Its similar to why my GOTY is Walkabout Mini Golf VR mini golf is very relaxing and keeps me from doom scrolling on my phone during slow parts of games

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Final Fantasy XIV. In 2020 I played the story through, and that was an excellent escape. In 2021 I played it much more as MMO comfort, so leveling different classes, doing raid series that I’d skipped, dipping into gathering jobs, all that sort of thing. I learned to both tank and heal, which was satisfying, and I do like them numbers going, although the game is more effective when it rewards you with well written story chunks.

I don’t play a lot of PC games. Certainly not enough for me to get into modding.

I think I knew that the last Skyrim revision for consoles had included some modding support, but I had no idea it was that easy. I did the gaming equivalent of opening the refrigerator full of food (in this case, Game Pass titles), decrying the lack of food in the house, and ordering pizza (in this case, spending $20 on the Anniversary Edition upgrade).

Pizza is still delicious.

And modding on consoles is easy. Falling off a log easy. It does turn off Achievements/Trophies, but I had already gotten everything out of Skyrim I was going to get for those anyway. All you do is open the “mods” menu (or Creation Club menu - the “mods” are free, the “Creation Club” stuff costs money because that was some kind of Bethesda partnership thing but is basically all included in the Anniversary Edition upgrade), pick out the mods you want, and download.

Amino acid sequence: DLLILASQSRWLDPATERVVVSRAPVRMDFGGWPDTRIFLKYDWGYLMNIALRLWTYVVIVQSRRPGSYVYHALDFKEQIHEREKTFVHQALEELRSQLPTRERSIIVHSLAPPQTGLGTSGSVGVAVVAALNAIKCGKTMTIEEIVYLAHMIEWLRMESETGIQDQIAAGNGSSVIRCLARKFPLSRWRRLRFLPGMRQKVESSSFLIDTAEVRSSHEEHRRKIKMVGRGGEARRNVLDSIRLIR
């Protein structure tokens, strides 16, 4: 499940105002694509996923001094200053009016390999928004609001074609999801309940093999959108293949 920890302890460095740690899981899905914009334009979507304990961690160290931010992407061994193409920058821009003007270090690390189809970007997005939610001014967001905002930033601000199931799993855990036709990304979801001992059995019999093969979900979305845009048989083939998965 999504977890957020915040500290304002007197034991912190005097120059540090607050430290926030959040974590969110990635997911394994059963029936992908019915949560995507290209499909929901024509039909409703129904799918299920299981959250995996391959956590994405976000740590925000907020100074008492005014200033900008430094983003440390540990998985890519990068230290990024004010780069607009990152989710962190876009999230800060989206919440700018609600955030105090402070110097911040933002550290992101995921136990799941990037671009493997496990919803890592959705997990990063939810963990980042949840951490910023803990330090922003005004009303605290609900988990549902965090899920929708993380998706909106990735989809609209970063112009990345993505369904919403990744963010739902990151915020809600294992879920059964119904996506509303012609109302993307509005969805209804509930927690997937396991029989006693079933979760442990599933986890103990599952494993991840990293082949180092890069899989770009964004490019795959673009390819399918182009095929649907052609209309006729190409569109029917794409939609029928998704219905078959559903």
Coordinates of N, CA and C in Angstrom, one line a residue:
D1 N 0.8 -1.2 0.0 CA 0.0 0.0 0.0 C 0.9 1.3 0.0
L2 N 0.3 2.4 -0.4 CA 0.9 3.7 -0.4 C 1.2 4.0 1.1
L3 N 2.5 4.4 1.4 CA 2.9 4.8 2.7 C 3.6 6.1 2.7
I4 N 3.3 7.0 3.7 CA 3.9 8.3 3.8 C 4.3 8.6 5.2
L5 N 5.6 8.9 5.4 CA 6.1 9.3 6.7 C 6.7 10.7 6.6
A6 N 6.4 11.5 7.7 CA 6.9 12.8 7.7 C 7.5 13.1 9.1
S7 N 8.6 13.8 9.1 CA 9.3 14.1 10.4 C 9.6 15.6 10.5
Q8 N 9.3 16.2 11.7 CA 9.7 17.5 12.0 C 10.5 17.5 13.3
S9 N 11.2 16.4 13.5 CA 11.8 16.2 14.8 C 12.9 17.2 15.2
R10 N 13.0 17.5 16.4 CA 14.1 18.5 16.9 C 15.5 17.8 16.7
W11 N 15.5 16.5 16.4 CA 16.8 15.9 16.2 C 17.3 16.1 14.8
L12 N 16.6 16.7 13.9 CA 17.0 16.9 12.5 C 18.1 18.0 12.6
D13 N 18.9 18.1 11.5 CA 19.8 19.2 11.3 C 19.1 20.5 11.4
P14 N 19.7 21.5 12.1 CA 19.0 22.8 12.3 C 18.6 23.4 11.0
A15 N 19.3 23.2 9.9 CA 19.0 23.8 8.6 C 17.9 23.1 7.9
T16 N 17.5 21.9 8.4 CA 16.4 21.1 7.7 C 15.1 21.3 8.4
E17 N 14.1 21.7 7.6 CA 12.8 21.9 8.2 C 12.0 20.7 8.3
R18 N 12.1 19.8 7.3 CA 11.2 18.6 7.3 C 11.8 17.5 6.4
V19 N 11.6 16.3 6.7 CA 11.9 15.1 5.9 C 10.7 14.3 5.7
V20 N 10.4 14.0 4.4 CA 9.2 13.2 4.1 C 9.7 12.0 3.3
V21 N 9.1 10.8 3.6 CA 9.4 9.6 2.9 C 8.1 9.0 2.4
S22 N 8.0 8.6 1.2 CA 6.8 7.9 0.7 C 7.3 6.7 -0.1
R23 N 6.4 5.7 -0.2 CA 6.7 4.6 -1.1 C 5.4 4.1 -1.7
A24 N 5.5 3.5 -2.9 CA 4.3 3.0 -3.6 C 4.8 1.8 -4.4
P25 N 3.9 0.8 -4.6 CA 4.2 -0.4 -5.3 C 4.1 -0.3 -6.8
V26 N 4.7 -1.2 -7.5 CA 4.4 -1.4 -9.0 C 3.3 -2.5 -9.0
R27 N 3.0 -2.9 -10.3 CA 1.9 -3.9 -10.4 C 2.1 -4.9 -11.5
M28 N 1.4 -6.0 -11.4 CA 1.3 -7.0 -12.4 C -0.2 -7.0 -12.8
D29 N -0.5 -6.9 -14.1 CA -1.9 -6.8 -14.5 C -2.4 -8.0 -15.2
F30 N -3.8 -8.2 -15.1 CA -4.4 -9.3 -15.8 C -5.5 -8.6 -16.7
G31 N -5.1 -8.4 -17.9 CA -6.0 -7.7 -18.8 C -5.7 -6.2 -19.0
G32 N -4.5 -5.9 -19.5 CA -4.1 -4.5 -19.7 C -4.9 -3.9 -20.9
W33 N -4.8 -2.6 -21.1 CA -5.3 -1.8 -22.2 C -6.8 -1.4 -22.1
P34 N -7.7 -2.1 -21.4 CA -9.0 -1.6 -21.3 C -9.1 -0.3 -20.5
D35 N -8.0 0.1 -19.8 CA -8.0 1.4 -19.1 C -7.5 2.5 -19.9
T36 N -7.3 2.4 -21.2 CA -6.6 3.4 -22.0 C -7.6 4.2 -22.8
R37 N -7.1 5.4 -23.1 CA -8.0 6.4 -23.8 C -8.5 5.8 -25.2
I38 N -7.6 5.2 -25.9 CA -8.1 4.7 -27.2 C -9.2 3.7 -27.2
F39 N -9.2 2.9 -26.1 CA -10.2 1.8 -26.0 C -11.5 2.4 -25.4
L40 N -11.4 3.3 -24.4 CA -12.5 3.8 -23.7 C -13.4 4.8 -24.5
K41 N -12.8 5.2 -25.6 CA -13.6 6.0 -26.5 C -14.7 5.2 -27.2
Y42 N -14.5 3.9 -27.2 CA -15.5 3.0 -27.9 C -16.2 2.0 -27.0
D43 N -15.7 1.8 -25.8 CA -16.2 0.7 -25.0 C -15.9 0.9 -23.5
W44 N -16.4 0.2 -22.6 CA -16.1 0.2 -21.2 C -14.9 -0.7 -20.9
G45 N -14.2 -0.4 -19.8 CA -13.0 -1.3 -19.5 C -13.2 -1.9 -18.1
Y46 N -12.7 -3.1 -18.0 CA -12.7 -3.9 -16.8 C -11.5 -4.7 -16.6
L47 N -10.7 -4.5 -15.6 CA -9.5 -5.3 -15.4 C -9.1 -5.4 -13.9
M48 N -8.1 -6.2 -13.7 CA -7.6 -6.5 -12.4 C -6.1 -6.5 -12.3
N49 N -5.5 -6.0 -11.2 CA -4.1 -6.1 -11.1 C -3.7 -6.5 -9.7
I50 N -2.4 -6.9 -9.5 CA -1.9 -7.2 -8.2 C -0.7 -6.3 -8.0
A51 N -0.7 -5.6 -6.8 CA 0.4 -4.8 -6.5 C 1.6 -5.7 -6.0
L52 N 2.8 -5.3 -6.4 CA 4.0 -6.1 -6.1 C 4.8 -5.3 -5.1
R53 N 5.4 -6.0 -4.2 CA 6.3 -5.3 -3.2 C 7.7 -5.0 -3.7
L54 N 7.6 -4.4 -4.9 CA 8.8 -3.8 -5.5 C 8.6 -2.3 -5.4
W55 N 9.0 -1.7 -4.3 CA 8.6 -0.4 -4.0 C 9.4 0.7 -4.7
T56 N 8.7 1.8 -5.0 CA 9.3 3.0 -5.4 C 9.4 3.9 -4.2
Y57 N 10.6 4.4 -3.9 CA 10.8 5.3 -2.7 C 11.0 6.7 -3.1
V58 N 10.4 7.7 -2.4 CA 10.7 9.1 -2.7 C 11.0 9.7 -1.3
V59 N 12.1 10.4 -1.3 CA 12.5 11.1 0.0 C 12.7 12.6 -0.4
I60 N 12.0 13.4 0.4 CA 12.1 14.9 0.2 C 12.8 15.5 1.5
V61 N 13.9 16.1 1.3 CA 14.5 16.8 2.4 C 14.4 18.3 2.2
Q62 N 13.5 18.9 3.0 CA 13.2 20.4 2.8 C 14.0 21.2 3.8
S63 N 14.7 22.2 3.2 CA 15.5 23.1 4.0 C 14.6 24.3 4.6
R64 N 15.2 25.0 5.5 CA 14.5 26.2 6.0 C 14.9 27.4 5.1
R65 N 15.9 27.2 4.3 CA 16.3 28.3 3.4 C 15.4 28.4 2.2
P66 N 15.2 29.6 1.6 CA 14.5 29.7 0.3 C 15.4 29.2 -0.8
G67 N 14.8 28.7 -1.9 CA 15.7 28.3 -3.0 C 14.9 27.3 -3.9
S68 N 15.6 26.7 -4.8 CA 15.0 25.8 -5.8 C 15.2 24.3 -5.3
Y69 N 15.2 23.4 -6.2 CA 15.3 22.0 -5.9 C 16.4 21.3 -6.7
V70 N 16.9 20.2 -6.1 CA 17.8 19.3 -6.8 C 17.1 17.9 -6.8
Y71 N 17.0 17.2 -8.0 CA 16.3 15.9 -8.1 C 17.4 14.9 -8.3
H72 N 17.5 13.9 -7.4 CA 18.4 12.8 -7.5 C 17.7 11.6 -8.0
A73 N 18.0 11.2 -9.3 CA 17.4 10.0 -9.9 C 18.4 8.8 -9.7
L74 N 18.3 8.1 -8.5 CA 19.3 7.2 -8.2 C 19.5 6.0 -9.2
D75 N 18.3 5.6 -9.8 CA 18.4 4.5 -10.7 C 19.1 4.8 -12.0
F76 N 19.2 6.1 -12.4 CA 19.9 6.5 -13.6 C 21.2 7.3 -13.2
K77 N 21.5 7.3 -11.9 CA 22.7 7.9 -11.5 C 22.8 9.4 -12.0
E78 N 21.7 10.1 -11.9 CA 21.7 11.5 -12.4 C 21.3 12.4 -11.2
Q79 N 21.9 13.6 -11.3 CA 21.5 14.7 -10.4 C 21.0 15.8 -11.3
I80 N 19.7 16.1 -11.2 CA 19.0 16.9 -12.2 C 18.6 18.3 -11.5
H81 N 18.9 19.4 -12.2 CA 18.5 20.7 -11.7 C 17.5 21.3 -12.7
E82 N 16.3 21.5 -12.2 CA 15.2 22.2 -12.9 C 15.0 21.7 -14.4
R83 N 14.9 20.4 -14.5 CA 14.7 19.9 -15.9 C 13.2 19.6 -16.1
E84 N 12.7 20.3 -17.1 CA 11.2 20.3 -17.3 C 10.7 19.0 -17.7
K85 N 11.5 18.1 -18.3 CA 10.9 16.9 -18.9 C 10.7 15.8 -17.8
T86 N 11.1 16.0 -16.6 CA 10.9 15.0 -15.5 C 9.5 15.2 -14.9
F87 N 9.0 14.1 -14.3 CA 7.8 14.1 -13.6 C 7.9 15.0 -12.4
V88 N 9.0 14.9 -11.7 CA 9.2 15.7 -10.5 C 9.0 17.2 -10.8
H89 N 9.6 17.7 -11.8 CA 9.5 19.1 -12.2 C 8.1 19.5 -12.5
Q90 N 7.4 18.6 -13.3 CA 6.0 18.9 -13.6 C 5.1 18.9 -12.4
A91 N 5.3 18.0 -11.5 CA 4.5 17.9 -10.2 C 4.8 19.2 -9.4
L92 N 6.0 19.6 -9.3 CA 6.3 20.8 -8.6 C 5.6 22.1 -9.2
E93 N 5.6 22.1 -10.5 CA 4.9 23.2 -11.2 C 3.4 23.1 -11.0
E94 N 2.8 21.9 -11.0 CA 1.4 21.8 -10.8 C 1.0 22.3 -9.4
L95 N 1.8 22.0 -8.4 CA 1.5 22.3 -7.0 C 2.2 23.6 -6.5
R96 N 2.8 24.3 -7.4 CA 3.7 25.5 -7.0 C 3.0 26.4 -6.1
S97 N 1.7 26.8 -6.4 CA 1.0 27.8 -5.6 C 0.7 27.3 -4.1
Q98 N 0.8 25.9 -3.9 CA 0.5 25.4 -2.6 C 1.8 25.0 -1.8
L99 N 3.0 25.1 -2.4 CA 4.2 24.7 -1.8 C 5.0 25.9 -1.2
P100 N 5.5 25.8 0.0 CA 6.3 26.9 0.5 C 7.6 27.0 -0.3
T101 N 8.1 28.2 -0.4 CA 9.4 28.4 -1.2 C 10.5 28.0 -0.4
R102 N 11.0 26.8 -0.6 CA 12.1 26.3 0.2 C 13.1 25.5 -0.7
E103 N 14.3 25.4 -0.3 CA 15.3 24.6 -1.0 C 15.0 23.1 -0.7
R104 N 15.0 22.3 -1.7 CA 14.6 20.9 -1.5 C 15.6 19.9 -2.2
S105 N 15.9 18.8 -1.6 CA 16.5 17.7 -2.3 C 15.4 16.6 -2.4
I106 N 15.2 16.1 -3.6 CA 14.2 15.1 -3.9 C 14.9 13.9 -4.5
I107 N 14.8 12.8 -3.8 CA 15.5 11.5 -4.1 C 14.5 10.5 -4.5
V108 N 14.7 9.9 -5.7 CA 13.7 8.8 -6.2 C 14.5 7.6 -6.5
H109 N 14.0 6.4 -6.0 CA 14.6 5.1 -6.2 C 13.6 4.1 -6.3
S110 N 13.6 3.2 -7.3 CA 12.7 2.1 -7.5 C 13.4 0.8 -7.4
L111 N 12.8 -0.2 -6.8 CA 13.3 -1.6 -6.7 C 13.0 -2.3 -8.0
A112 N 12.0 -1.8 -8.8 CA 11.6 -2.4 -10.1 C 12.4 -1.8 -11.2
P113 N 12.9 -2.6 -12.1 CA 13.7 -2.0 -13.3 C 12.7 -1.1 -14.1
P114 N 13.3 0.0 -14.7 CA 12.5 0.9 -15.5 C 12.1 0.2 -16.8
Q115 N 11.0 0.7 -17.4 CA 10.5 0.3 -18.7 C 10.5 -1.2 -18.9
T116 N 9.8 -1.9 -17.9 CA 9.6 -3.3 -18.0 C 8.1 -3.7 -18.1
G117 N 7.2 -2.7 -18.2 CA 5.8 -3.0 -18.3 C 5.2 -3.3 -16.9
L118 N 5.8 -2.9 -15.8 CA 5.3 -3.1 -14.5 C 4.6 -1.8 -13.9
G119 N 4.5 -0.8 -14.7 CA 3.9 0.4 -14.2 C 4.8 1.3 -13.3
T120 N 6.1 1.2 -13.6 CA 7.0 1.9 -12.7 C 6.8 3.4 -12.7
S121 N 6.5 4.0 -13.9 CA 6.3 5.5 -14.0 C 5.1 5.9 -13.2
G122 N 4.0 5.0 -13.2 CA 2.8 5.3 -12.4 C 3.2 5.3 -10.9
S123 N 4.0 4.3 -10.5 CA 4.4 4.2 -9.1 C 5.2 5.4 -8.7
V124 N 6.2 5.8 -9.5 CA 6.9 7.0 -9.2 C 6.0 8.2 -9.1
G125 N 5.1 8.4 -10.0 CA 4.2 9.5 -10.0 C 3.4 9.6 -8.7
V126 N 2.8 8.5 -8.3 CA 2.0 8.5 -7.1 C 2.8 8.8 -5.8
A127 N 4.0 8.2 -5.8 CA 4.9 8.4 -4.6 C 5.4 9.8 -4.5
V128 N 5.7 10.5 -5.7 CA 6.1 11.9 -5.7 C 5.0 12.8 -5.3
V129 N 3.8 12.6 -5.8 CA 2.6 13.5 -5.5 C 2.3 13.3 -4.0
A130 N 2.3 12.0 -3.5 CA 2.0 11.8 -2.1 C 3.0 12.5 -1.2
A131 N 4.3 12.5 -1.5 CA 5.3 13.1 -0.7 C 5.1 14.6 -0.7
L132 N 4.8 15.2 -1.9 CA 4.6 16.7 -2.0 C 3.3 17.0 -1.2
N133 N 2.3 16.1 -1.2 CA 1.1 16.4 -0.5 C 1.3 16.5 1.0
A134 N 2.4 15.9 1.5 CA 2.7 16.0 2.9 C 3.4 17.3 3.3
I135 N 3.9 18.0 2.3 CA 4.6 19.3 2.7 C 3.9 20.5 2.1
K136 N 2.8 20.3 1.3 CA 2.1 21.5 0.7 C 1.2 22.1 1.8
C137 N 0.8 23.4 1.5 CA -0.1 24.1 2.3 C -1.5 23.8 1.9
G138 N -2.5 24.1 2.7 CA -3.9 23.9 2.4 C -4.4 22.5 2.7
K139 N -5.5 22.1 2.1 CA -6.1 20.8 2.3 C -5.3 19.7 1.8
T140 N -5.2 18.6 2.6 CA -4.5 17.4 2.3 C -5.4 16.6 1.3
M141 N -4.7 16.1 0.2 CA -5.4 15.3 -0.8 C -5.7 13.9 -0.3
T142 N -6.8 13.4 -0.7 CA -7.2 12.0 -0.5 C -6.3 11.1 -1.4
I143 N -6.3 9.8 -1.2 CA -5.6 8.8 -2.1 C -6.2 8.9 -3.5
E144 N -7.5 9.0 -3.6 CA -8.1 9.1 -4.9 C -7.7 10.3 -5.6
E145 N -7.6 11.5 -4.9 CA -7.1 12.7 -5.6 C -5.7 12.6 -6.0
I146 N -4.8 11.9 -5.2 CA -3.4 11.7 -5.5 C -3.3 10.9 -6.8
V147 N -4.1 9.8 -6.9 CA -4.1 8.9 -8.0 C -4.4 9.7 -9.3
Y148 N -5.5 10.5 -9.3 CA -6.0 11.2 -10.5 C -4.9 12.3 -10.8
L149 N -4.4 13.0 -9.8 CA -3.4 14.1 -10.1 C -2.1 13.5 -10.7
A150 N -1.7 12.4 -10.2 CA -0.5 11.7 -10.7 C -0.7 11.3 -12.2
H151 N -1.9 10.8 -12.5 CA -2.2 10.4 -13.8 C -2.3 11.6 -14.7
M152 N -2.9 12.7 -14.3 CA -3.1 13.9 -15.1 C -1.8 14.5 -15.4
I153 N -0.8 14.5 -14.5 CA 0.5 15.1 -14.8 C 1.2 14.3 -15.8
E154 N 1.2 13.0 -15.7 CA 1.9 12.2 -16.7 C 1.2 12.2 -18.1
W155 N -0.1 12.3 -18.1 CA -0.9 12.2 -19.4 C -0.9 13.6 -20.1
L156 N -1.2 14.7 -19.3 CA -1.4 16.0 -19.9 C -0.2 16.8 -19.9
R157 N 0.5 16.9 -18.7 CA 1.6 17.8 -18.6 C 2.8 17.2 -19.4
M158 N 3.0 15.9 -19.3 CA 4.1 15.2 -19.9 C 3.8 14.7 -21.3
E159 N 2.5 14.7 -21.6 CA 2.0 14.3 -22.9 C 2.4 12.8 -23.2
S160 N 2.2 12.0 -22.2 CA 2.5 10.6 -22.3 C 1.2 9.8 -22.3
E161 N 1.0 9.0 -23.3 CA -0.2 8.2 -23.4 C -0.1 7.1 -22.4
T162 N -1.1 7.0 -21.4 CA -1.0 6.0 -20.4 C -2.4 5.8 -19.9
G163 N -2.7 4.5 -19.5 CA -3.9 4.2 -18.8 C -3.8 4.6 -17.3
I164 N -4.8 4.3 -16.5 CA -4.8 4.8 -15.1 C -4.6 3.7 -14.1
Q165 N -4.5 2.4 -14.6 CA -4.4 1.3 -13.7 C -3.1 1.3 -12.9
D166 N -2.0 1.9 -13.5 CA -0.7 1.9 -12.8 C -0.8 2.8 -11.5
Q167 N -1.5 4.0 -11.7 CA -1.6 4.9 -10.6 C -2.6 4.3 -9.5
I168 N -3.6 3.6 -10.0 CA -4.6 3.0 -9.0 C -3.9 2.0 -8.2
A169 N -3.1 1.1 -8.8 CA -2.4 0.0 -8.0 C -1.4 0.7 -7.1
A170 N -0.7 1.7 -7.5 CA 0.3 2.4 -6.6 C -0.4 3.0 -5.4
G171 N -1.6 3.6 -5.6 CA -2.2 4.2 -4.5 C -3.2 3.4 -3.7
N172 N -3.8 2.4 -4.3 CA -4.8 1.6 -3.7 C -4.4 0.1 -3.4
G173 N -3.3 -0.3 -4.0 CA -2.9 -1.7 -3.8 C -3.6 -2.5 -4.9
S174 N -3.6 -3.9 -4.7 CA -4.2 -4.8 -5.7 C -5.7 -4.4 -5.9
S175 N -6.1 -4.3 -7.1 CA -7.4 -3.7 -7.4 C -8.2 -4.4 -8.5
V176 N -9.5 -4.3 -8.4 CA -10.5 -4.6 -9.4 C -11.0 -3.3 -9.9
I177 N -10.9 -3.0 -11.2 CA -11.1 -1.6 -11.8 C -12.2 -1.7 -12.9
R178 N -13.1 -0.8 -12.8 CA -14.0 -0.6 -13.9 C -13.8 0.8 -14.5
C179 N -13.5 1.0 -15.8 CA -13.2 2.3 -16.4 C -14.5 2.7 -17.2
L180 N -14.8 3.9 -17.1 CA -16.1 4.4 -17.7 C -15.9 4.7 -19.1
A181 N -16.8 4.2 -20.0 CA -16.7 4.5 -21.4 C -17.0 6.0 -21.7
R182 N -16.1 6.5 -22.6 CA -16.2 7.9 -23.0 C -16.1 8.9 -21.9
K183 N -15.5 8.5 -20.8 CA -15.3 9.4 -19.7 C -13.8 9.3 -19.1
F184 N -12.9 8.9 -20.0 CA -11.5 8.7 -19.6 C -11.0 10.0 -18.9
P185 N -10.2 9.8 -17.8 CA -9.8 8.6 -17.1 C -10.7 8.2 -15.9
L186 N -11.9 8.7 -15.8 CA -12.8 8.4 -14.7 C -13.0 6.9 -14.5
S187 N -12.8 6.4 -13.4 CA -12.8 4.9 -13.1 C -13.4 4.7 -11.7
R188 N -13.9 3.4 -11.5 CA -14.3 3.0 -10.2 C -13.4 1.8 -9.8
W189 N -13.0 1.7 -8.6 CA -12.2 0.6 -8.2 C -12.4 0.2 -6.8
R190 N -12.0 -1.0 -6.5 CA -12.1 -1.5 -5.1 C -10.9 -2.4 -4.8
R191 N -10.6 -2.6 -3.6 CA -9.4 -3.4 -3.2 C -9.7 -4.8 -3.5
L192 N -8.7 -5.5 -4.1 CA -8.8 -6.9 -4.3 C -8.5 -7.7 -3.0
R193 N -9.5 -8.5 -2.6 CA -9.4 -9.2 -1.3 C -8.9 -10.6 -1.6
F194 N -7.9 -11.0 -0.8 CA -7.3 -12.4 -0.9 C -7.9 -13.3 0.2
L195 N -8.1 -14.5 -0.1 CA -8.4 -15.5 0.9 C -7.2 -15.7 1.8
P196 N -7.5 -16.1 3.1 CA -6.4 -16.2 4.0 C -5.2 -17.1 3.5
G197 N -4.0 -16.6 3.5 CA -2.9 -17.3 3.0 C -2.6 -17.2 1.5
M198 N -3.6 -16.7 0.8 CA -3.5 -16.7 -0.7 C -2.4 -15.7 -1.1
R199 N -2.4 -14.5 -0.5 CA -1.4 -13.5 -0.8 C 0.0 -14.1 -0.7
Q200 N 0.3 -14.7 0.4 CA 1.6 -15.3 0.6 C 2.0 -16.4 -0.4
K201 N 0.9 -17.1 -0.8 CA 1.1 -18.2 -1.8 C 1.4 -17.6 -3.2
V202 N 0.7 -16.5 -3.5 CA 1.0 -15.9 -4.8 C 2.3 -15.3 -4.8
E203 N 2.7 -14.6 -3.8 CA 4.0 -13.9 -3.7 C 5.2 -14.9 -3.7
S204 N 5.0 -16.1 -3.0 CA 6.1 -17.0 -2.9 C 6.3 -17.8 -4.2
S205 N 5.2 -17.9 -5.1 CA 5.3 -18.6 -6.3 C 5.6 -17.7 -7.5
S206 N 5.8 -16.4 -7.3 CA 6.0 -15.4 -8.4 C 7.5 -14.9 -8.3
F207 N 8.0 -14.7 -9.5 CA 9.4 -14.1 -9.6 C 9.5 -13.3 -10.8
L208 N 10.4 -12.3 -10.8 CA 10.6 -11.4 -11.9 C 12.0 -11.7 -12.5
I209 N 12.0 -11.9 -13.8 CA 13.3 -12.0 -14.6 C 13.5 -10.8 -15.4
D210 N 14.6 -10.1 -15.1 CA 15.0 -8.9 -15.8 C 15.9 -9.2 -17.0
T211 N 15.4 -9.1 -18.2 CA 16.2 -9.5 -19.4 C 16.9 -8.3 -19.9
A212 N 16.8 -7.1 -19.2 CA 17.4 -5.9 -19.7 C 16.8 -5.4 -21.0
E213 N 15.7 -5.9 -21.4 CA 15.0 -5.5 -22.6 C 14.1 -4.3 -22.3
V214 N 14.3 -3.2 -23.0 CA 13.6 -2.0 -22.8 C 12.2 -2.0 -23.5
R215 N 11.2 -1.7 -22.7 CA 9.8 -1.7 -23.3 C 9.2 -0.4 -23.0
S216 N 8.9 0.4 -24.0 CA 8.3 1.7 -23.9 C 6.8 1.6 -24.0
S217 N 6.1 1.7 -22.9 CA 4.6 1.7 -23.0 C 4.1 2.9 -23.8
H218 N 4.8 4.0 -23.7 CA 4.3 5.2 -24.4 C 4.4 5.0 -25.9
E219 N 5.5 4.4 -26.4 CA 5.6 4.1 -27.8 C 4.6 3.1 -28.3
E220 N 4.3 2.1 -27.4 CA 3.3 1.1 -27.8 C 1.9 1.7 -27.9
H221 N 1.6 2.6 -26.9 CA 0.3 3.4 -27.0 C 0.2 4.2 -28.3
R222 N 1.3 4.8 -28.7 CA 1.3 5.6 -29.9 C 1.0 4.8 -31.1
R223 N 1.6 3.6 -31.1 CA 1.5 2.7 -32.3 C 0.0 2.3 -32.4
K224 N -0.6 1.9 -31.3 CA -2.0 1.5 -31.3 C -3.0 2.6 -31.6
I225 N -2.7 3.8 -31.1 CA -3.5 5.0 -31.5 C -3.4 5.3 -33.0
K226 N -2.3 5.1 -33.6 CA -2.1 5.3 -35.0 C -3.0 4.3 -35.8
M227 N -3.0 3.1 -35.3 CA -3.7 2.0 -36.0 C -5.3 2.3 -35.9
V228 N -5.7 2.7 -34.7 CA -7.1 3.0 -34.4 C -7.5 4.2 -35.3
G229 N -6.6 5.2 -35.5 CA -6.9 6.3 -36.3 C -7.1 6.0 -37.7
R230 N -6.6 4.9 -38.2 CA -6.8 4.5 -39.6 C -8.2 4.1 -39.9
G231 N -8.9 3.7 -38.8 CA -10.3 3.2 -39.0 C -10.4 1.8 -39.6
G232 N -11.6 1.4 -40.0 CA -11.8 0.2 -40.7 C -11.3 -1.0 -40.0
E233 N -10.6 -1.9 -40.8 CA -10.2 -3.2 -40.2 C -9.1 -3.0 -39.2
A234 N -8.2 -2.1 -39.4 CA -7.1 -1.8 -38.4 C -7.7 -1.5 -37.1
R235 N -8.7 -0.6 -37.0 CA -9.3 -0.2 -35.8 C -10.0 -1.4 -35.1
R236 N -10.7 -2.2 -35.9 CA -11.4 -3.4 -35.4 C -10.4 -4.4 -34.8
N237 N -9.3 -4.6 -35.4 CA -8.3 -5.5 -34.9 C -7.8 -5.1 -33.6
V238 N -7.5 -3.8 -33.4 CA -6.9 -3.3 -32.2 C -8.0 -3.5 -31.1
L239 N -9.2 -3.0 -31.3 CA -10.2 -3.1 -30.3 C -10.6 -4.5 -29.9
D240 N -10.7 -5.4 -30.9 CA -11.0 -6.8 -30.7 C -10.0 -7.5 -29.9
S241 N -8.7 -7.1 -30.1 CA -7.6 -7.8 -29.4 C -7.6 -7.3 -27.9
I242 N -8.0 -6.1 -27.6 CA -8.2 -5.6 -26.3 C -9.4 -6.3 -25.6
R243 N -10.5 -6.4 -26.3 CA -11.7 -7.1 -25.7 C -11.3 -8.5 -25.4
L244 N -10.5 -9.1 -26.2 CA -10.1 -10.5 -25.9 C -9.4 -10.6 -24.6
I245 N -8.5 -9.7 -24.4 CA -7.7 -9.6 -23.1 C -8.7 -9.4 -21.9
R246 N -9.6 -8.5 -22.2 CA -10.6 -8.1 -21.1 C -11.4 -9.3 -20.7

As it turns out, there are a lot of creative, talented people out there who were able to use the Creation Engine to great effect. I am now the proud owner of about a half-dozen new houses, seemingly all inspired by the themed houses from Oblivion’s library of DLC. I helped liberate the subcontinent of Wyrmstooth from a dragon. I briefly returned to the plane of Oblivion. And I think I have a whole other subcontinent in the mods I downloaded. I’m not sure what sort of magic BGS weaved when they put Skyrim together, but the fact that it still holds up 10 years later is just astonishing. It’s good to be home.

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Fossil Corner was my game I played just to chill, one of those games that doesn’t heat my laptop up too much, easy to play while listening to other things, engaging but not gonna stress me out. One of those games I could just slip into for when I needed something comfortable.

Also, a terrible mobile game of Fantasy Life released a few weeks ago, and it is so lazy that it just recycles environments and music from the 3DS game. Which just made me want to play the 3DS game, which is always a delight. There’s a certain sort of RPG that has the right mix of challenge and simplicity that I find aimlessly grinding in enjoyable, and Fantasy Life has always been my perfect example of that.

Bravely Default II I will give a shoutout as a game that I could sort of grind at absentmindedly while listening to podcasts and such.

I also replayed Ocarina of Time for the first time in a while since it was out on the Switch N64 Virtual console, and had a lot of fun reminiscing there.